As mayors, nurses and doctors across South Dakota urged Gov. Kristi Noem to take action to restrict daily activity, the Republican governor on April 6 dialed up the pressure on businesses and people to curb the spread of the coronavirus, but also doubled-down on allowing businesses to stay open.
Noem has stuck to an approach that errs on the side of limited government action, even as she’s received letters and petitions asking for more action. On Monday she budged a little – issuing two executive orders that more forcefully tell businesses to limit group gatherings to 10 or fewer and urge people in the hardest-hit area of the state to stay home for the next three weeks if they are over 65 or have chronic health conditions. That order only applies to Minnehaha or Lincoln counties, where infections are spreading.
Noem also announced that schools would remain closed for the rest of the year.
When Noem was asked what consequences there would be for people that don’t follow her orders, she did not go into specifics.
During her daily briefing, Noem focused attention on the global pandemic’s ripple effects, having members of her cabinet address issues like mental health, massive layoffs and a drop in tourism revenue.
“It’s all hands on deck to get through this,” Noem said.
For most people, the new coronavirus causes mild or moderate symptoms, such as fever and cough that clear up in two to three weeks. Older adults and people with existing health problems are among those particularly susceptible to more severe illness, including pneumonia.
State health officials earlier in the day reported the highest day-to-day jump in confirmed coronavirus cases as 48 more people tested positive for the disease, bringing the state’s tally to 288. Health officials reported two more people in the state have died, bringing the total to four.
Noem has pointed to the relatively low number of people who have tested positive as evidence her approach is working, saying that the state’s rural geography justifies a different approach than the country’s major cities.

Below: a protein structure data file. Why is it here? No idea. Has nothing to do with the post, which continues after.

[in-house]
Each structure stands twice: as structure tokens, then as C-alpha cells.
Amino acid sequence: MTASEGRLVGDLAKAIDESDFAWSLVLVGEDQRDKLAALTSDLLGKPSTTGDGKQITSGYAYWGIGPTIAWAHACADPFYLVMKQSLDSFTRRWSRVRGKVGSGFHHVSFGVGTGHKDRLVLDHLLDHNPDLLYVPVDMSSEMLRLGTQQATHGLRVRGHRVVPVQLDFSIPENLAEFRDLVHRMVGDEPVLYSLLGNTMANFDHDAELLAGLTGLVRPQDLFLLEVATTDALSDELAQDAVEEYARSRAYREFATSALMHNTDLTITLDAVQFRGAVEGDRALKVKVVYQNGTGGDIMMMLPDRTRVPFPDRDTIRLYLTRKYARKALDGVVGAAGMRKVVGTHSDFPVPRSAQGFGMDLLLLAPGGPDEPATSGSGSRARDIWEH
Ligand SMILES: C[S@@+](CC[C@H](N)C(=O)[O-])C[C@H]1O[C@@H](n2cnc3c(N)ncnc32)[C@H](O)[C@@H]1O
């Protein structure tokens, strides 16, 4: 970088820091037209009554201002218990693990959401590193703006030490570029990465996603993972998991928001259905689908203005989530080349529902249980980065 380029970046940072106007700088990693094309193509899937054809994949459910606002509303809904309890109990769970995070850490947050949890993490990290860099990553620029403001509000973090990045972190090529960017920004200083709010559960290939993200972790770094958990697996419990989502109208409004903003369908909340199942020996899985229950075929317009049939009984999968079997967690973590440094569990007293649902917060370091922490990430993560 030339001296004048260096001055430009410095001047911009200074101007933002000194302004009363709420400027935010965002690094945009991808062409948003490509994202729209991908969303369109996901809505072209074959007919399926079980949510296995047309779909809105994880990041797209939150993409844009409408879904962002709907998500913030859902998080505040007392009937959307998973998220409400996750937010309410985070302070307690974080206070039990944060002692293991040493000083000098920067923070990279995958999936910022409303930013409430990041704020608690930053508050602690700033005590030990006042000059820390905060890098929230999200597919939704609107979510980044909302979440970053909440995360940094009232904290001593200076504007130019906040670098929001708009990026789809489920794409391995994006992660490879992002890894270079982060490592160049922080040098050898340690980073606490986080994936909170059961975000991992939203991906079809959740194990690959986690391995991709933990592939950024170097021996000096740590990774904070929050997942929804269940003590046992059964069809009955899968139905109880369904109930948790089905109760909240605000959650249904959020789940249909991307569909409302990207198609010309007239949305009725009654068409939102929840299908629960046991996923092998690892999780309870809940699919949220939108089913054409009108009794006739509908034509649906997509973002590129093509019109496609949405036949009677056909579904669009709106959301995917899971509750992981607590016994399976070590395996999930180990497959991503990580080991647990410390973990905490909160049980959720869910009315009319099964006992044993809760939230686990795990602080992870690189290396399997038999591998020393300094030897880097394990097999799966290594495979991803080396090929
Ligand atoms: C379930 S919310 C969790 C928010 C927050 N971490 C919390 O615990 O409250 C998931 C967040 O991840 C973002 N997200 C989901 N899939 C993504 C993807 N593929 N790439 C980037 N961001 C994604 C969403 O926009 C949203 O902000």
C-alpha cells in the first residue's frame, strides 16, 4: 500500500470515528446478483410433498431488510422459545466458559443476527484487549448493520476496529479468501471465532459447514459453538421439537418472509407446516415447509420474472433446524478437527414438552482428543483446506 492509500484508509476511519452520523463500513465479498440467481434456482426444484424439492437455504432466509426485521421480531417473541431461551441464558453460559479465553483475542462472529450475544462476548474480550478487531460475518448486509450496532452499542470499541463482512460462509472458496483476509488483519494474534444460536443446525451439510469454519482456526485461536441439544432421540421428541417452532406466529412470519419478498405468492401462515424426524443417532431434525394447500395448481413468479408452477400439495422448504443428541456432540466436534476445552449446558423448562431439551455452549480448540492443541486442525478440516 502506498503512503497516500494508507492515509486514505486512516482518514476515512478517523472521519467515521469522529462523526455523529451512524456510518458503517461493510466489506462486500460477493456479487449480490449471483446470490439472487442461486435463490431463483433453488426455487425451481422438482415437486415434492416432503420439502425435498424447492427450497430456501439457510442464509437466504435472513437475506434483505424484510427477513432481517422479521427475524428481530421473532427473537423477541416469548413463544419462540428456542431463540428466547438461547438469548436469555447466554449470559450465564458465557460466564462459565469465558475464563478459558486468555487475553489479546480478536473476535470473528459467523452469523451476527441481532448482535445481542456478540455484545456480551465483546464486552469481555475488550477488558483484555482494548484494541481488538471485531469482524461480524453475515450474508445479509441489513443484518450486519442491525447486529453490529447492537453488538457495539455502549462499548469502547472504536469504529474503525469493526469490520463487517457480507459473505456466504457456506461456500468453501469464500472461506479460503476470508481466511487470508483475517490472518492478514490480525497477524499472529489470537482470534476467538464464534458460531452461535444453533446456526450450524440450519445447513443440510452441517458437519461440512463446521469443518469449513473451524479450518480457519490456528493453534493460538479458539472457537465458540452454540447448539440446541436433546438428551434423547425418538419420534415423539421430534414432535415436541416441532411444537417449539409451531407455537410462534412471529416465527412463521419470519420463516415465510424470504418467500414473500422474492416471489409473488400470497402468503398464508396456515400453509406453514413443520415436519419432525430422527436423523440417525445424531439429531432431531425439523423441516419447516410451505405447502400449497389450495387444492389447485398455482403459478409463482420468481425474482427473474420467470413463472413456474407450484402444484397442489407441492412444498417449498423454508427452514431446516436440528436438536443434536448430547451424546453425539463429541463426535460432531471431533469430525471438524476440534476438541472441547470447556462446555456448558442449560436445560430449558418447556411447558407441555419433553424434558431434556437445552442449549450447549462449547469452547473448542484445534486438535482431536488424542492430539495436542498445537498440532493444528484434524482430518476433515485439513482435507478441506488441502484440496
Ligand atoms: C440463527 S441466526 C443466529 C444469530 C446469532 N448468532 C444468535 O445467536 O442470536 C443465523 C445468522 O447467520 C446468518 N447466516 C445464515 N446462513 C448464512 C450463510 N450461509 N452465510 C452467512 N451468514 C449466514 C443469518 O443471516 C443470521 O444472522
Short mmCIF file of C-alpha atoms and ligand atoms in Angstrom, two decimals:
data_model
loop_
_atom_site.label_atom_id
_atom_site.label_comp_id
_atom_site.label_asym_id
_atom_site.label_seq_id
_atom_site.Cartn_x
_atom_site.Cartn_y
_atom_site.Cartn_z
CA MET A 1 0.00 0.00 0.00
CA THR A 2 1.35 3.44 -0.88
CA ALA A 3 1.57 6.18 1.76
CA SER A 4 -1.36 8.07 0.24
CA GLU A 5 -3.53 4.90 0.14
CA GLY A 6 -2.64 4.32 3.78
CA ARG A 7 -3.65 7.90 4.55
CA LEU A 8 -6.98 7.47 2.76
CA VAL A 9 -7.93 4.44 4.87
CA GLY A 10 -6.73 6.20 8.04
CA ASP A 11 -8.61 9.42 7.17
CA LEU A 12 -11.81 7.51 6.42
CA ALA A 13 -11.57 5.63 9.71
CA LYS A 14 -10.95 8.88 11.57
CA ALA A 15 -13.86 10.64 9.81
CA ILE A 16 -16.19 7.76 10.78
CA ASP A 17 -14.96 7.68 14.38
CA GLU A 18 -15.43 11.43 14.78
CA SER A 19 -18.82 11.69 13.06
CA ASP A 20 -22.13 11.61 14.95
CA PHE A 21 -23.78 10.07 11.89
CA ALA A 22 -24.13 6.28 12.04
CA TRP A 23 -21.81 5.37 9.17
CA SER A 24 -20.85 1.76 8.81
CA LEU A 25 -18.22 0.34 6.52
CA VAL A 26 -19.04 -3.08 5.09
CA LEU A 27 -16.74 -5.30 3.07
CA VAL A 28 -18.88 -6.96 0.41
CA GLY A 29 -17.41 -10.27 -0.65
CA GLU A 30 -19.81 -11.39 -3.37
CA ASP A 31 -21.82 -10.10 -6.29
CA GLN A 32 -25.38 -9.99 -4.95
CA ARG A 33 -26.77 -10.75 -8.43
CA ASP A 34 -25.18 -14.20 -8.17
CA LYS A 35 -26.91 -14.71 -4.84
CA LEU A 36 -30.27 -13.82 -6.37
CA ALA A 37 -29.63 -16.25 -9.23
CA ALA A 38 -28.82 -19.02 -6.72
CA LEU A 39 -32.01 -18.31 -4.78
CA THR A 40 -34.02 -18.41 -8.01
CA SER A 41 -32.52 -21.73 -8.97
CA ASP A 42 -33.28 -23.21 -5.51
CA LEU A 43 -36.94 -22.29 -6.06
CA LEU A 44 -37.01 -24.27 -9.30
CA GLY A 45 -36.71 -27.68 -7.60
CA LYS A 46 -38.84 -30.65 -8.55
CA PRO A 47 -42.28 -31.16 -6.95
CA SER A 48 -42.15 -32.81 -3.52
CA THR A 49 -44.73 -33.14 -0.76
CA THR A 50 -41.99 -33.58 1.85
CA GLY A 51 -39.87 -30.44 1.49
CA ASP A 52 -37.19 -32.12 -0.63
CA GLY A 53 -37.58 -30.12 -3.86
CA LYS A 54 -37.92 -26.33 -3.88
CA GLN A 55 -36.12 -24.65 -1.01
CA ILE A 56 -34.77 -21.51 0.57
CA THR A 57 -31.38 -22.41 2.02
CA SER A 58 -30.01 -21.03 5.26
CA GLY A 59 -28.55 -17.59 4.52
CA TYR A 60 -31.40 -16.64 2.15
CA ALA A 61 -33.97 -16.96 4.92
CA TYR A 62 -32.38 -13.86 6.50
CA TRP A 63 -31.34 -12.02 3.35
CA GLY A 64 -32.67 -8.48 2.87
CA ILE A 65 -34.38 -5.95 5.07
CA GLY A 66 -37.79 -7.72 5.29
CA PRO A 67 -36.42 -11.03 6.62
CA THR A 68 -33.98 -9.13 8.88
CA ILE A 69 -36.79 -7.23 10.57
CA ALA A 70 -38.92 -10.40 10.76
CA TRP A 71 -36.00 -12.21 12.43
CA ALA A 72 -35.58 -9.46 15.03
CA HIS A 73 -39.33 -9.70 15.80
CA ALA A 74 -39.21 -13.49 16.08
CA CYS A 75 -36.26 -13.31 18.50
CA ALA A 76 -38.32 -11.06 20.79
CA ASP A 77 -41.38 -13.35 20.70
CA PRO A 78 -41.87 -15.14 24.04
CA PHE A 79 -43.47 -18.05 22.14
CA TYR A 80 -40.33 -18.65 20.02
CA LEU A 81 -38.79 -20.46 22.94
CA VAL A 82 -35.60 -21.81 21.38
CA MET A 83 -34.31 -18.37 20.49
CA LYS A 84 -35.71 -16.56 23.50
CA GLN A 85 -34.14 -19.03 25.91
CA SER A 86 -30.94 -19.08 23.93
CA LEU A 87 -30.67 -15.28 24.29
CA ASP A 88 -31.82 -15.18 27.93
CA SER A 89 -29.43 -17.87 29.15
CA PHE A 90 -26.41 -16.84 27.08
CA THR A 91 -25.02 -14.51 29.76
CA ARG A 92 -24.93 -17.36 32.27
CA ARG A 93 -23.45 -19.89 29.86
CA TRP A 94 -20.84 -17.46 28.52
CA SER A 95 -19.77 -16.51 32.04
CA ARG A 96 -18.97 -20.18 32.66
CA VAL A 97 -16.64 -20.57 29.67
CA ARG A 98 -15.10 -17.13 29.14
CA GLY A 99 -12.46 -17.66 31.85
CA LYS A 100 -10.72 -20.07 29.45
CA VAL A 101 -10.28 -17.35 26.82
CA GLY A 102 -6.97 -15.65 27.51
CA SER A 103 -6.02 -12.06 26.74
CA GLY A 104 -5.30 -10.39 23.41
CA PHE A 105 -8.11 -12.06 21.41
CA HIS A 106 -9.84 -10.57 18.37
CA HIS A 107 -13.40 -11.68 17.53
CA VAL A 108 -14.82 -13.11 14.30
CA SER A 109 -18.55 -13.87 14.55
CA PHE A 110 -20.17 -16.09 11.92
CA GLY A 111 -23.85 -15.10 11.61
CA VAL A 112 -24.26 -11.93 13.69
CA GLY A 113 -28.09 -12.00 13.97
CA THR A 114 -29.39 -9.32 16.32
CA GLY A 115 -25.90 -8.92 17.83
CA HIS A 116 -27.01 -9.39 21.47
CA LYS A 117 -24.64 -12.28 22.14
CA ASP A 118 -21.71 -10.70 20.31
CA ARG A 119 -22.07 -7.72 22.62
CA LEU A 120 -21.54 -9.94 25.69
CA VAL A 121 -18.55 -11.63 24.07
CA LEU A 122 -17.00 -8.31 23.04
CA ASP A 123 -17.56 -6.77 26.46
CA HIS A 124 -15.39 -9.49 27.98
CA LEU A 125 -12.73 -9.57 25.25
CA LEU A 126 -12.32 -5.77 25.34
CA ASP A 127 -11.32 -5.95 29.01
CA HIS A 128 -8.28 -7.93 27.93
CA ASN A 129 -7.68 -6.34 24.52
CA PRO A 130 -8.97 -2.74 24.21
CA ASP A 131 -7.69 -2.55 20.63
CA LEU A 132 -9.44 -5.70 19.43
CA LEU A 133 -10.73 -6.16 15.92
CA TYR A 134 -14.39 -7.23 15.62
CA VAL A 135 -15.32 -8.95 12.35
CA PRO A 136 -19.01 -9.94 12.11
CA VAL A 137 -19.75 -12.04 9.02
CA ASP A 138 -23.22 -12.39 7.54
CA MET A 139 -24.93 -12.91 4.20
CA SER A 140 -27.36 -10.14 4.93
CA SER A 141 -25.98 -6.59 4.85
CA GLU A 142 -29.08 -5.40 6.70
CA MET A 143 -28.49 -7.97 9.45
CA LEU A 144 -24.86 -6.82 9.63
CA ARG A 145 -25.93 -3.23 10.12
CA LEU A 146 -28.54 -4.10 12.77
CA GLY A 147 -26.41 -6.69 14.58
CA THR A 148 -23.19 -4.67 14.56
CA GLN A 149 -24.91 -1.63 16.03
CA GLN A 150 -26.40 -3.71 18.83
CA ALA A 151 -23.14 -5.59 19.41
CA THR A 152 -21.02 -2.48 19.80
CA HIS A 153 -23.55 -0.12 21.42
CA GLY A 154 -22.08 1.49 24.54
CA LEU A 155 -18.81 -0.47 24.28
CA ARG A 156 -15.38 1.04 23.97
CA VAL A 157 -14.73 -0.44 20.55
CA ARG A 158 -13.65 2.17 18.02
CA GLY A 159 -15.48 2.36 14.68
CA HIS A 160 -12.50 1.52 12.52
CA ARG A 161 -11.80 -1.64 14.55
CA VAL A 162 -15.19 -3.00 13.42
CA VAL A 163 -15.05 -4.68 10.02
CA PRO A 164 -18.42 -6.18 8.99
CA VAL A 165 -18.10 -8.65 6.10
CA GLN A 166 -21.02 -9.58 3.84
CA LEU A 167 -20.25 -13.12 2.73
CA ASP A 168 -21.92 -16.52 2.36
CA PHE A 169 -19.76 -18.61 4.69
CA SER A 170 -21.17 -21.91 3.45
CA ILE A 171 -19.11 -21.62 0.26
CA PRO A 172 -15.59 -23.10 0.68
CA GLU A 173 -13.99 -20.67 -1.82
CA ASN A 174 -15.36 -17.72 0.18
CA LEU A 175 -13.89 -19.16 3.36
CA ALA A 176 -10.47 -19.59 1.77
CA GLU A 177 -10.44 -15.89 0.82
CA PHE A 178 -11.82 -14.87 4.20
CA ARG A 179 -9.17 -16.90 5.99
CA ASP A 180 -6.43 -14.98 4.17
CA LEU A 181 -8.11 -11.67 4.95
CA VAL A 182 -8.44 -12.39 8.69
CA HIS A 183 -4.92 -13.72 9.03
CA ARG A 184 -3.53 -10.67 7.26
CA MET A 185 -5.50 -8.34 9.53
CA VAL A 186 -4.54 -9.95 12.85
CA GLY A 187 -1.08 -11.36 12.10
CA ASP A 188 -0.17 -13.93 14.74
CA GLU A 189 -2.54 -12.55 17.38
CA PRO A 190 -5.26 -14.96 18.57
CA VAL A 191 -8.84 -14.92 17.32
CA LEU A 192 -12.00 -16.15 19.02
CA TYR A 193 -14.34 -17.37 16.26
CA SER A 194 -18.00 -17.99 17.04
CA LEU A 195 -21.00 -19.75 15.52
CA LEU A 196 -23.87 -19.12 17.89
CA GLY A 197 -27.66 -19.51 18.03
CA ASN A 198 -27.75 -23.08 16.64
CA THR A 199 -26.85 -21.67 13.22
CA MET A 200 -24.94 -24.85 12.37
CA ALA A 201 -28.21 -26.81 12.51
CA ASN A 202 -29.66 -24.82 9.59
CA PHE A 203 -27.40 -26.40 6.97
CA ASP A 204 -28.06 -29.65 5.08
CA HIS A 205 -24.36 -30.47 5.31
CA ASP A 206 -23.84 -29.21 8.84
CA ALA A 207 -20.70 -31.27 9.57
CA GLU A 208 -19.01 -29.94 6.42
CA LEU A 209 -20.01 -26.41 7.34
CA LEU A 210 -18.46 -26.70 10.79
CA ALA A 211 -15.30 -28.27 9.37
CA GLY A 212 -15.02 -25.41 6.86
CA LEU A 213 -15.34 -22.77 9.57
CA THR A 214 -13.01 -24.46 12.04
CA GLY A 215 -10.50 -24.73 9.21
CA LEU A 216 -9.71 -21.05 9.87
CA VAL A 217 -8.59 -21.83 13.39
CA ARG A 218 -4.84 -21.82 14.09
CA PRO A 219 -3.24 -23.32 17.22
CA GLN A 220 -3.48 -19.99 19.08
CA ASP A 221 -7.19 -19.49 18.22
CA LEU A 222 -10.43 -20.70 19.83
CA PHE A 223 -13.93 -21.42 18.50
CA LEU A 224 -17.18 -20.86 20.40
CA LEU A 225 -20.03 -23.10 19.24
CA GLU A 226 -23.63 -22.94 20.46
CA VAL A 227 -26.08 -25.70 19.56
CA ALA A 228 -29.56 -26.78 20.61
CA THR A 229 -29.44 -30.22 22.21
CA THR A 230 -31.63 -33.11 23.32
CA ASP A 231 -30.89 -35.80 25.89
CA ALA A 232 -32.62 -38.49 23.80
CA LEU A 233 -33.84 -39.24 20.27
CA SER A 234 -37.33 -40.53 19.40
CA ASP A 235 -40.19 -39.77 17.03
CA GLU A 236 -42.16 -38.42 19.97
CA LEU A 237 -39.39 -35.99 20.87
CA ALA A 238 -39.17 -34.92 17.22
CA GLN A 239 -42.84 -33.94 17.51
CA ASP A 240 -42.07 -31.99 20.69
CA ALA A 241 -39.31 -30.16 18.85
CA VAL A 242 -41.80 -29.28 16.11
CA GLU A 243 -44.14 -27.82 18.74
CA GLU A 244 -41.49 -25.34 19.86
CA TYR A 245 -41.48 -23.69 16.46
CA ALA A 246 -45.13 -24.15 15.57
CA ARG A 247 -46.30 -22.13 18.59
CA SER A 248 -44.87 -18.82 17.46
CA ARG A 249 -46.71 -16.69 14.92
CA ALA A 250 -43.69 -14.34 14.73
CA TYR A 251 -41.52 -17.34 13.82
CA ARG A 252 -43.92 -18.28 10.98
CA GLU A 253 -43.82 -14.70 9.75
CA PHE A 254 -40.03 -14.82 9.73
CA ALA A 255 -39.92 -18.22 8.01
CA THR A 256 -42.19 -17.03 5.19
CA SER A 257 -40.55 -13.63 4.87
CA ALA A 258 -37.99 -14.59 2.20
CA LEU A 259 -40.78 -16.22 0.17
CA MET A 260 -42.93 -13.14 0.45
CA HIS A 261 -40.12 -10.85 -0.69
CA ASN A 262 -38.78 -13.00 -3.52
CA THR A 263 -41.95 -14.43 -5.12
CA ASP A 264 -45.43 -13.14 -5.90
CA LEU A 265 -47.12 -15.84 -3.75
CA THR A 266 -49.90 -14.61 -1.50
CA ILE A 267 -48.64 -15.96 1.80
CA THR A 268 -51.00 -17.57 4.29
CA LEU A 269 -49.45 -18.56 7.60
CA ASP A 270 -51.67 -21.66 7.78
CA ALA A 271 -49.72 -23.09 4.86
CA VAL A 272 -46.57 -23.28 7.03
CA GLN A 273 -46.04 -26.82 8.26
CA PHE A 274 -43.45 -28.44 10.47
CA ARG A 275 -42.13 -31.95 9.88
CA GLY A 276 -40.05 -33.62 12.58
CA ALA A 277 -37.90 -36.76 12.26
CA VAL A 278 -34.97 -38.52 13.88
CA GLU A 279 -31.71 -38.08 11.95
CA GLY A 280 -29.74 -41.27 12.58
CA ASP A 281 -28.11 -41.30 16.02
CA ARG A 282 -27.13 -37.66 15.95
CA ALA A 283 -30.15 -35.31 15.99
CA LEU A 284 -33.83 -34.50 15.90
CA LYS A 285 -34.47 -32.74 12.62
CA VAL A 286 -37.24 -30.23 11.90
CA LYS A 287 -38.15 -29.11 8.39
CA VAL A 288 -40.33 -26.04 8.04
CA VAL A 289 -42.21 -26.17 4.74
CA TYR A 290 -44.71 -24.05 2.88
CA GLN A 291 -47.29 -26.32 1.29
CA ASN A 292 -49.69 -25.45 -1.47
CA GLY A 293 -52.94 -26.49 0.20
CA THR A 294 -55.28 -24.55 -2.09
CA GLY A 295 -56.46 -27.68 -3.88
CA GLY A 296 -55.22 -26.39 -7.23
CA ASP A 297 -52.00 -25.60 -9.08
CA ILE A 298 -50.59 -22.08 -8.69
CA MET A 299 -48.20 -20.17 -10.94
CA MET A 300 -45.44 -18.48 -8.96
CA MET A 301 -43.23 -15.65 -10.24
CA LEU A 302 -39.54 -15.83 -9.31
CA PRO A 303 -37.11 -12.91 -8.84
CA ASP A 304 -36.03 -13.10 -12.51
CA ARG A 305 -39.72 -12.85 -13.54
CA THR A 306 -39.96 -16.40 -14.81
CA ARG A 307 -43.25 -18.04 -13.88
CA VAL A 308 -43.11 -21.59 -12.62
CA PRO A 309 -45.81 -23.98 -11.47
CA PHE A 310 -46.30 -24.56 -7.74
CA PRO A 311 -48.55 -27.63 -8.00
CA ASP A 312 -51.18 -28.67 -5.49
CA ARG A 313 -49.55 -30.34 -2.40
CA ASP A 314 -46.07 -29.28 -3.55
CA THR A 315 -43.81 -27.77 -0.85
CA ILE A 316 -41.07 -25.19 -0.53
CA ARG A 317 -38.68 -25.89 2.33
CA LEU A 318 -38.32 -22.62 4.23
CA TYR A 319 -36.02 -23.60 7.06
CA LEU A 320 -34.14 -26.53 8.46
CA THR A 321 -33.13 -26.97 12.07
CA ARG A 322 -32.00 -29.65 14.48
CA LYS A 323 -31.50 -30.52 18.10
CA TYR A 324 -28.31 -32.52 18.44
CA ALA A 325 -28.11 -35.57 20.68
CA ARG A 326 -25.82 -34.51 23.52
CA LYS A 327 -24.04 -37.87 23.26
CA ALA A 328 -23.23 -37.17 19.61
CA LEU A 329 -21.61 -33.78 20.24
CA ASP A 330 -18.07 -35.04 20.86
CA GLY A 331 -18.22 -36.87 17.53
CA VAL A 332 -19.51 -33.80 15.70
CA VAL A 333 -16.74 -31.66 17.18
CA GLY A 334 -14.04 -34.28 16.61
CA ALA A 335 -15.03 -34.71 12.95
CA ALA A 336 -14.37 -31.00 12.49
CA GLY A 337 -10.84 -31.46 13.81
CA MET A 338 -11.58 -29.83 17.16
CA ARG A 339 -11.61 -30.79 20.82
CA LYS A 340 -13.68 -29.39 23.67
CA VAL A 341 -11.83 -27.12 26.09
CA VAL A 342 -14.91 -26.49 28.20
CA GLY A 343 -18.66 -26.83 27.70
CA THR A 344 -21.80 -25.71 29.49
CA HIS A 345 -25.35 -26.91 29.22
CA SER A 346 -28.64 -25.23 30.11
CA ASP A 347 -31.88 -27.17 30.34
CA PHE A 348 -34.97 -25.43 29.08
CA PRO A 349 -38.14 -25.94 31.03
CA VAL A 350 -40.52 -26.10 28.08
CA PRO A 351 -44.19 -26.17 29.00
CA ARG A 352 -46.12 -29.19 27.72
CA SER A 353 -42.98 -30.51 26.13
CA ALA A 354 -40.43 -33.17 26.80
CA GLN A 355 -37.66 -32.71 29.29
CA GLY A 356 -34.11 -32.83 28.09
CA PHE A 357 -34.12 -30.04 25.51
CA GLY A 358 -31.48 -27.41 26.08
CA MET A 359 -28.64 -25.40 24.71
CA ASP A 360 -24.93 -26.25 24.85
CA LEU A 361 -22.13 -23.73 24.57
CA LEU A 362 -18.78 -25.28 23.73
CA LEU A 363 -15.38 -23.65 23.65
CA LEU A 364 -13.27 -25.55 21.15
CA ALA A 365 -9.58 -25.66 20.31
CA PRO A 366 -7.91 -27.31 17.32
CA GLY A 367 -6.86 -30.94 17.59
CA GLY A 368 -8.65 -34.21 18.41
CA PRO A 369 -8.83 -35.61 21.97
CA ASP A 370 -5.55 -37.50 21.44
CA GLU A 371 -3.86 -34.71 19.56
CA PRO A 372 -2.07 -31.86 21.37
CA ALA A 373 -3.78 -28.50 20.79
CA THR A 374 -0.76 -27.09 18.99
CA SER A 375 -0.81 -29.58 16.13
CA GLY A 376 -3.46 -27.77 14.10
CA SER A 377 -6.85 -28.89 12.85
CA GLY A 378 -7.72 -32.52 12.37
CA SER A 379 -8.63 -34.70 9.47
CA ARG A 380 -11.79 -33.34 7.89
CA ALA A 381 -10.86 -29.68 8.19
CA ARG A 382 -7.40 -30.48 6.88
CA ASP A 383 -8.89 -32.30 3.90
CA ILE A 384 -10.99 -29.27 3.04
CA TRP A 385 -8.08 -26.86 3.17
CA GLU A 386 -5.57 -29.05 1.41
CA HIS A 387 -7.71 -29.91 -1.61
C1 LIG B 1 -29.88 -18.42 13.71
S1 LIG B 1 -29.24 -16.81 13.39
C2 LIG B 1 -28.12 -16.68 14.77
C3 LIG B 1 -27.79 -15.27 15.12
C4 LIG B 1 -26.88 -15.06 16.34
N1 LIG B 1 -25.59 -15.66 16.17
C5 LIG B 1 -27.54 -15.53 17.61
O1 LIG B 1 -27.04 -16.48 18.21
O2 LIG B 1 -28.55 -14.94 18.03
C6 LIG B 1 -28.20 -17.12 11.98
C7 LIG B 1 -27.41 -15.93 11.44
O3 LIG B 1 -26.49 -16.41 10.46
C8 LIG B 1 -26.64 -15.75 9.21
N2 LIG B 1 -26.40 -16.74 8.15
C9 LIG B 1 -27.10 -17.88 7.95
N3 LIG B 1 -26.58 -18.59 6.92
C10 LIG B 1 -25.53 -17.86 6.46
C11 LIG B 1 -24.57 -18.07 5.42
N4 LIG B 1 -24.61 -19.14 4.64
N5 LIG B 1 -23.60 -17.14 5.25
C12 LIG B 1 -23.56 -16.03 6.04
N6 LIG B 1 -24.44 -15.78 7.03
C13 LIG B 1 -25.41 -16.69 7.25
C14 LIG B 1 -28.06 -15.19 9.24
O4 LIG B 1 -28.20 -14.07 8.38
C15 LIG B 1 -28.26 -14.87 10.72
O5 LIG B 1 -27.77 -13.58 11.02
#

But as the number of cases continues to climb, more South Dakotans are expressing frustration with Noem’s limited action.
More than 160 city and county officials signed onto a letter from the South Dakota Municipal League urging the governor to have the Department of Health declare a public health emergency. The letter argues that declaring a public health emergency would allow them to take more action like ordering non-essential businesses to close.
Noem said she reviewed the letter but did not commit to any action.
Many cities have already ordered businesses to close. Sioux Falls Mayor Paul TenHaken took the step of issuing a “safer-at-home” proclamation on Monday. The mayor said the proclamation is not legally enforceable, but hoped the recommendations would cut unnecessary group gatherings.
Noem is also receiving backlash from people online. A change.org petition asking the governor to issue a stay-at-home order has gained more than 25,000 signatures since it was started on Wednesday.
Amy Taylor, the Sioux Falls nurse who started the petition, said, “My fear is that we’re going to wait until it’s too late.”
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